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an unfair war

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An interesting bit of machanime via boingboing today:

An Unfair War is a moving 5 minute short film made using the video game The Sims 2. It’s an anti-war short, in the form of a monologue by a writer in a city that’s being demolished by foreign “liberators” who are bombing it to hell. It’s his farewell to the world, and while the action doesn’t move very fast, the animation is surprisingly emotive. Link

It’s not that there aren’t problems with the film. A bit cliché, yes, and why does the guy need candles when his desktop boots?

But what is interesting, following up on this post, is the very idea of using the Sims 2 in order to make a point about the relationship between “ordinary” life and violence.

The Sims has alternately been read as either a game with enthusiastically embraces mindless commodity culture or one that contains a subtle critique of it. You wander around your house, head off to work for blindly invisible hours, only to get back to “real life” which consists of making dinner with your kitchen toys and watching tv. Sometimes, there’s a member of the opposite (or same, I suppose) sex around to flirt or argue with. Eventually – and I owned the first edition, so this is something that I’ve experienced – the whole affair because so tedious and empty that you stop playing the damn game. *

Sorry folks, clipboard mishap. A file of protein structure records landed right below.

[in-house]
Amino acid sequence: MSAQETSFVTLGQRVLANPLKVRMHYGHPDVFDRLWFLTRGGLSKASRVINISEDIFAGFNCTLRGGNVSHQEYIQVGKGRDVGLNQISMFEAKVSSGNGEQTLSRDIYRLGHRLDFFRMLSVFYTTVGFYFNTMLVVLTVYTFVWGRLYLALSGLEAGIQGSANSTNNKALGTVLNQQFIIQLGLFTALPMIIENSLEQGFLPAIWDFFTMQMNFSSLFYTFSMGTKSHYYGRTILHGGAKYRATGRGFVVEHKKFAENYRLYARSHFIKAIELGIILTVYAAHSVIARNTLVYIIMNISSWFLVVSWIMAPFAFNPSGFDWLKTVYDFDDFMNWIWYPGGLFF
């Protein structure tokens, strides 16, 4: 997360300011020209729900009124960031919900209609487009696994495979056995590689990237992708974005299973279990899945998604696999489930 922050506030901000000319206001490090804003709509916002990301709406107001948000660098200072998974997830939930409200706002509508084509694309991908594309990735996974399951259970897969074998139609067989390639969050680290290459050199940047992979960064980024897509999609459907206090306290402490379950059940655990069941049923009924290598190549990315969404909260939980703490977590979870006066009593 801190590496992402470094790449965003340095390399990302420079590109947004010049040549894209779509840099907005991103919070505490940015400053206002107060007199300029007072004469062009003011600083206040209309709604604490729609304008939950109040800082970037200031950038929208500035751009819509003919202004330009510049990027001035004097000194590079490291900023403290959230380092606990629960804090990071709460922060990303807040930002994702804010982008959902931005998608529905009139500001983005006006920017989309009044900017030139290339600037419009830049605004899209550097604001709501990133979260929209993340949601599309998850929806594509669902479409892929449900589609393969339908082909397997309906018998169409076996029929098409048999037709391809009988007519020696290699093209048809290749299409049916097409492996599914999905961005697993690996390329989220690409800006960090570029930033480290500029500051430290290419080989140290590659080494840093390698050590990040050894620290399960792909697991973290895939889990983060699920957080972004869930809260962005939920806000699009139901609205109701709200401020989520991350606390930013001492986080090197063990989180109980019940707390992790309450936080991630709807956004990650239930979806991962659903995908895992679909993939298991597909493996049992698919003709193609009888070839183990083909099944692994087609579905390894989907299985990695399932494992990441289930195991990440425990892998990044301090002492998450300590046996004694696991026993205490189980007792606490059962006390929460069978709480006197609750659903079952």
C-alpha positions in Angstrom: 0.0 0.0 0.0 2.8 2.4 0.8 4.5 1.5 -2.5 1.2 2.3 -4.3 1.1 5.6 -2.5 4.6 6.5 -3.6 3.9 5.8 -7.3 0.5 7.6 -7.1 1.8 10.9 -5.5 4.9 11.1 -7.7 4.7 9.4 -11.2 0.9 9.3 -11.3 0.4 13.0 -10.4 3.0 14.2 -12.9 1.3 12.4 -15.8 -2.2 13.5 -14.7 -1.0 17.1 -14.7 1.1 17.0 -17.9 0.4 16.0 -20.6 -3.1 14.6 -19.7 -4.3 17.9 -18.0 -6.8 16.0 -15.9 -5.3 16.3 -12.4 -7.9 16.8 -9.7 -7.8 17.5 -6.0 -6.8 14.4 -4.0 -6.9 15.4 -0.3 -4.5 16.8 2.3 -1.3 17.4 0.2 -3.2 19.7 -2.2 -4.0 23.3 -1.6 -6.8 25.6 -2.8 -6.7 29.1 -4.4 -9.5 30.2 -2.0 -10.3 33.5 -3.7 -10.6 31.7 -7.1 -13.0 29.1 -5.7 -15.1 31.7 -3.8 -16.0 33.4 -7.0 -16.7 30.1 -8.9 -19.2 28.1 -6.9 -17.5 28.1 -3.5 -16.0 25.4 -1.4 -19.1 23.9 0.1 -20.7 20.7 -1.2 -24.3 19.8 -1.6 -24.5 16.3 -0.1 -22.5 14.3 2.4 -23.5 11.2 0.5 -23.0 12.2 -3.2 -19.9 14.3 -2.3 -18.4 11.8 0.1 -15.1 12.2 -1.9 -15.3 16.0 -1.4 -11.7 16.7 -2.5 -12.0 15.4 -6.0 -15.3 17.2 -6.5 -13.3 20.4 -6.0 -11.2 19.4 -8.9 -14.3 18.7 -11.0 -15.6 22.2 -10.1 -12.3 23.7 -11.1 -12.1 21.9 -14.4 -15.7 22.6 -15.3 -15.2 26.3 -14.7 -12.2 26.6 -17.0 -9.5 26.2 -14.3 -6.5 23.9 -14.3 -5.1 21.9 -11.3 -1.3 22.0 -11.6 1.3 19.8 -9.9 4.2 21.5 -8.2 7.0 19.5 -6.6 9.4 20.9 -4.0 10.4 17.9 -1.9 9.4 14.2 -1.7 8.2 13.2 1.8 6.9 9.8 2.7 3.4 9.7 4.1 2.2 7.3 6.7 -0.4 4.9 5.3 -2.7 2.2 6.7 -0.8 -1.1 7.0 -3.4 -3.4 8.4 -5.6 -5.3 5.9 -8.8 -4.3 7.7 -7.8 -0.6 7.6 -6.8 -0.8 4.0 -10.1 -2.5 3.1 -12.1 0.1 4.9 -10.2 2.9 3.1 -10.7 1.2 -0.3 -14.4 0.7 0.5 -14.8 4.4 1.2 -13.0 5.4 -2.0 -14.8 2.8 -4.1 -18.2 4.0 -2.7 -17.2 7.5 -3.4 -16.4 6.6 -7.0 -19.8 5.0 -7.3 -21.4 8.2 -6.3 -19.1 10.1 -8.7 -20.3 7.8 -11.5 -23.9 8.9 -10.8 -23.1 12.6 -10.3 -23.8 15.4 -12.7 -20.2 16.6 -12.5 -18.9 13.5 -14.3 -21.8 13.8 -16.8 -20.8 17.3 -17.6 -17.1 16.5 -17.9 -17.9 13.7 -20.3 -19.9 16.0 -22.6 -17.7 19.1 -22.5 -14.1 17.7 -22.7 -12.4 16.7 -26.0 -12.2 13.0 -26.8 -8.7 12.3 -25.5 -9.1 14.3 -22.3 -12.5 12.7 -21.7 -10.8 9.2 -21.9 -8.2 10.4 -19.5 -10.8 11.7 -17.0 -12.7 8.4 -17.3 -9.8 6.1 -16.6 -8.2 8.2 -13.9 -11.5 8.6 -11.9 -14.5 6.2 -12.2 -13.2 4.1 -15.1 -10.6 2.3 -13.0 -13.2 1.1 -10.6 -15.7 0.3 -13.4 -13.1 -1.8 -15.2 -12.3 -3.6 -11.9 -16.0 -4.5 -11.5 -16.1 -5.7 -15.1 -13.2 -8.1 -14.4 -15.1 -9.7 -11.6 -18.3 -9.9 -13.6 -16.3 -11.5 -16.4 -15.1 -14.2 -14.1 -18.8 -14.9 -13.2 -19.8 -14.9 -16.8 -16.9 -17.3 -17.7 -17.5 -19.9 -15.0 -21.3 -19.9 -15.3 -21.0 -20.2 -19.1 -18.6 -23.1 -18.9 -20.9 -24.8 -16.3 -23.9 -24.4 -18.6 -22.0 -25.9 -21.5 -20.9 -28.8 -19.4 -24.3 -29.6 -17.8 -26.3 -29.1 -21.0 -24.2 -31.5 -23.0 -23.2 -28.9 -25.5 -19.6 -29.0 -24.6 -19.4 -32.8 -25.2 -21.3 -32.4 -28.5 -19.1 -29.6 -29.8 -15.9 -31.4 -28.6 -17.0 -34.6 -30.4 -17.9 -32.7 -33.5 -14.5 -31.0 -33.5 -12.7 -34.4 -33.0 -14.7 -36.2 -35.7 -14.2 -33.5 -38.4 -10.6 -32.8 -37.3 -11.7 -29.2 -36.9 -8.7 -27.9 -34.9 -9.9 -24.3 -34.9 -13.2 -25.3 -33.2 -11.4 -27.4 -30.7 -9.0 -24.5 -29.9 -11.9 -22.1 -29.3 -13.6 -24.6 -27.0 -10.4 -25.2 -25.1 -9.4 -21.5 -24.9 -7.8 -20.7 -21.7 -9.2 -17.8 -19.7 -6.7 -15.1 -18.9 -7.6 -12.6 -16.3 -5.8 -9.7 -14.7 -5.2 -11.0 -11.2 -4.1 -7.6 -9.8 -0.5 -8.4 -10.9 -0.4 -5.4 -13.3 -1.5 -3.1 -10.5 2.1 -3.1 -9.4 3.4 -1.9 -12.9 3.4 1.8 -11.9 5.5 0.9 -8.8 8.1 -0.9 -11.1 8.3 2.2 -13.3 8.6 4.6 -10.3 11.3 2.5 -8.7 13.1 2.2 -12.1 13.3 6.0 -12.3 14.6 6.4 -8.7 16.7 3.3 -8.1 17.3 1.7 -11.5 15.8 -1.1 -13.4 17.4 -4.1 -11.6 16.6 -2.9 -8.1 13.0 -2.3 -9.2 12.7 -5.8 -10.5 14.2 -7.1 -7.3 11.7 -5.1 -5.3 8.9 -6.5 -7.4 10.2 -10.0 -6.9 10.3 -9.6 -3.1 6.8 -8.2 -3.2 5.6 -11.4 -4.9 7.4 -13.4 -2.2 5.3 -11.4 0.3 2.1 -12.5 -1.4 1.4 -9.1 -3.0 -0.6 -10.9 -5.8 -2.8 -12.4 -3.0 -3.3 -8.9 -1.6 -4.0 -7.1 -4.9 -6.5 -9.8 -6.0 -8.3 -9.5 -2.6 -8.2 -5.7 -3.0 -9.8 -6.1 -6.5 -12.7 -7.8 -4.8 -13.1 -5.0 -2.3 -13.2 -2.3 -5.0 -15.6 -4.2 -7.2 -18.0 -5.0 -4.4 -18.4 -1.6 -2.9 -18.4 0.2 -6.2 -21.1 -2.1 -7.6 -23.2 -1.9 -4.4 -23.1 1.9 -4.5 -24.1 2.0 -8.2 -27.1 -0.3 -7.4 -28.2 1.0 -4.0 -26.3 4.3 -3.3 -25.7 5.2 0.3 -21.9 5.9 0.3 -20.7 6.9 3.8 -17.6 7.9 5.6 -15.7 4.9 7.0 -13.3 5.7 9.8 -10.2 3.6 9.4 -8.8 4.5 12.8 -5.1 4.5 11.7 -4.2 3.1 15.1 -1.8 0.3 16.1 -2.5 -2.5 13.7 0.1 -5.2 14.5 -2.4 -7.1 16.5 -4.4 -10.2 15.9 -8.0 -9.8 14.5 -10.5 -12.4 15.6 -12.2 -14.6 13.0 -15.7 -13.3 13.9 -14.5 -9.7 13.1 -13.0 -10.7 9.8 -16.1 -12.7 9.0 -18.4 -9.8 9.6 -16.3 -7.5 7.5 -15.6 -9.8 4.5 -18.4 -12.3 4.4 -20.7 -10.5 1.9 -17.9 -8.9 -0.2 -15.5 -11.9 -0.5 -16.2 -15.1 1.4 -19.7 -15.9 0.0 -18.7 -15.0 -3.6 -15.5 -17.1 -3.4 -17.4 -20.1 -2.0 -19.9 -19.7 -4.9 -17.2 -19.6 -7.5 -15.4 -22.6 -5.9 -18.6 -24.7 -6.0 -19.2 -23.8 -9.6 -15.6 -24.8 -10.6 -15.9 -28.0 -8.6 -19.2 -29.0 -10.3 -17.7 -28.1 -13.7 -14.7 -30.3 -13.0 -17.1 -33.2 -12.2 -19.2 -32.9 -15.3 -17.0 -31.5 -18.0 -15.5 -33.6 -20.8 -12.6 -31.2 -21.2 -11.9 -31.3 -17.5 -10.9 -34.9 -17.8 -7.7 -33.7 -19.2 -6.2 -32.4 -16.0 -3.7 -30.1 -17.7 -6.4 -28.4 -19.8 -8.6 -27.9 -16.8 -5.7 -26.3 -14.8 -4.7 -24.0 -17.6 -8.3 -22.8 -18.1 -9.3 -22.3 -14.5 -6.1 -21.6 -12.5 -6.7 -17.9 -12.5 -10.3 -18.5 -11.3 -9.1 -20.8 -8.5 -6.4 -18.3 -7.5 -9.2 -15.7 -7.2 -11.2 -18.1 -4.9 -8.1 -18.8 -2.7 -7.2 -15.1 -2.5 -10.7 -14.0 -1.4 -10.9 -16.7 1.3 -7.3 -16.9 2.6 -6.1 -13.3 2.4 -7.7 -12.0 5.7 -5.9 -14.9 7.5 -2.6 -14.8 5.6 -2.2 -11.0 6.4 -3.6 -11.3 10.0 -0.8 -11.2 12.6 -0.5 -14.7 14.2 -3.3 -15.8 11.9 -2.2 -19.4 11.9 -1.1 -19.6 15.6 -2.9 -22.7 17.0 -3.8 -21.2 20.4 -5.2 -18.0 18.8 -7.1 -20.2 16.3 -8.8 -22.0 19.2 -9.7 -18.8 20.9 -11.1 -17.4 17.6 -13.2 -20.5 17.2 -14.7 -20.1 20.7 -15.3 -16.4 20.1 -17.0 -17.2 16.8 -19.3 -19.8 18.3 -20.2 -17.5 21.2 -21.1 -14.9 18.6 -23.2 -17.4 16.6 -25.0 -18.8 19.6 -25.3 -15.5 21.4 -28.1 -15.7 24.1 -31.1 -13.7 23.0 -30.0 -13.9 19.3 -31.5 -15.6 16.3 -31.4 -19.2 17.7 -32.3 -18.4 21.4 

But here, that banality – the hermetically sealed room (is there a door), the old fashioned looking pc, the candles, and the crib – the reduction of life to a set of consumer objects marks the obverse not of some mode of lived authenticity, but of the war itself, the gunshots and bombs and fighter jets whose sounds seem to be borrowed from another sort of game – from war simulations, first-person shooters, and the like.

In short, while this movie is not perfect, it remains deeply suggestive – hints even at the critical resistance that might well lie dormant in the ad without products described by Agamben and cited above in my banner…

* I understand that there are those who don’t stop, and that Maxis has released an online version and modules that are more interesting than “making dinner at home,” but the basic point holds, I think…

Written by adswithoutproducts

June 20, 2006 at 12:13 am

Posted in everyday

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